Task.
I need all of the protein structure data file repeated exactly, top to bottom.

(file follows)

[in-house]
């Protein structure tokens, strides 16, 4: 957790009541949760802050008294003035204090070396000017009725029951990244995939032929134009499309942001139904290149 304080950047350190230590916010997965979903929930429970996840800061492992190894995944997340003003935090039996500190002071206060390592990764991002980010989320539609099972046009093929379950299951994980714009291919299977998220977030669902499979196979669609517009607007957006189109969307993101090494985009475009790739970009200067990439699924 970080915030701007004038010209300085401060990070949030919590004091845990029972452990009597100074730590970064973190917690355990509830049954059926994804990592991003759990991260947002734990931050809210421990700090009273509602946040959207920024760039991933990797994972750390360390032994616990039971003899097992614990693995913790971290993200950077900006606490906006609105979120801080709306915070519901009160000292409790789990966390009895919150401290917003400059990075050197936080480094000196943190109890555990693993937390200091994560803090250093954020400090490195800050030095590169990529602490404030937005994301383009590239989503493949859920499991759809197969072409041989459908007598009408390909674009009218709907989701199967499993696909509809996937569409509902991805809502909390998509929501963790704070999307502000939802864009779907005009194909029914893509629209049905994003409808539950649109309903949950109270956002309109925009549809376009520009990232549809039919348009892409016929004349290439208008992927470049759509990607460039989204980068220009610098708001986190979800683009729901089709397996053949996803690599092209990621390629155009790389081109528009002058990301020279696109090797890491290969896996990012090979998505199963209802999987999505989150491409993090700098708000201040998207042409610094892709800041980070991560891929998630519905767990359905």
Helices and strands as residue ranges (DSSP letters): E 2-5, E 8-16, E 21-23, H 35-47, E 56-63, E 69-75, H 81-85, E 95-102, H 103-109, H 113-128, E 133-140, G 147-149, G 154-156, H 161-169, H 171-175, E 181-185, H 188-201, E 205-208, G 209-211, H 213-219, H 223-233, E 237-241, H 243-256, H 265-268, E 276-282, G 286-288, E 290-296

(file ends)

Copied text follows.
[in-house]
């Protein structure tokens, strides 16, 4: 957790009541949760802050008294003035204090070396000017009725029951990244995939032929134009499309942001139904290149 304080950047350190230590916010997965979903929930429970996840800061492992190894995944997340003003935090039996500190002071206060390592990764991002980010989320539609099972046009093929379950299951994980714009291919299977998220977030669902499979196979669609517009607007957006189109969307993101090494985009475009790739970009200067990439699924 970080915030701007004038010209300085401060990070949030919590004091845990029972452990009597100074730590970064973190917690355990509830049954059926994804990592991003759990991260947002734990931050809210421990700090009273509602946040959207920024760039991933990797994972750390360390032994616990039971003899097992614990693995913790971290993200950077900006606490906006609105979120801080709306915070519901009160000292409790789990966390009895919150401290917003400059990075050197936080480094000196943190109890555990693993937390200091994560803090250093954020400090490195800050030095590169990529602490404030937005994301383009590239989503493949859920499991759809197969072409041989459908007598009408390909674009009218709907989701199967499993696909509809996937569409509902991805809502909390998509929501963790704070999307502000939802864009779907005009194909029914893509629209049905994003409808539950649109309903949950109270956002309109925009549809376009520009990232549809039919348009892409016929004349290439208008992927470049759509990607460039989204980068220009610098708001986190979800683009729901089709397996053949996803690599092209990621390629155009790389081109528009002058990301020279696109090797890491290969896996990012090979998505199963209802999987999505989150491409993090700098708000201040998207042409610094892709800041980070991560891929998630519905767990359905």
Helices and strands as residue ranges (DSSP letters): E 2-5, E 8-16, E 21-23, H 35-47, E 56-63, E 69-75, H 81-85, E 95-102, H 103-109, H 113-128, E 133-140, G 147-149, G 154-156, H 161-169, H 171-175, E 181-185, H 188-201, E 205-208, G 209-211, H 213-219, H 223-233, E 237-241, H 243-256, H 265-268, E 276-282, G 286-288, E 290-296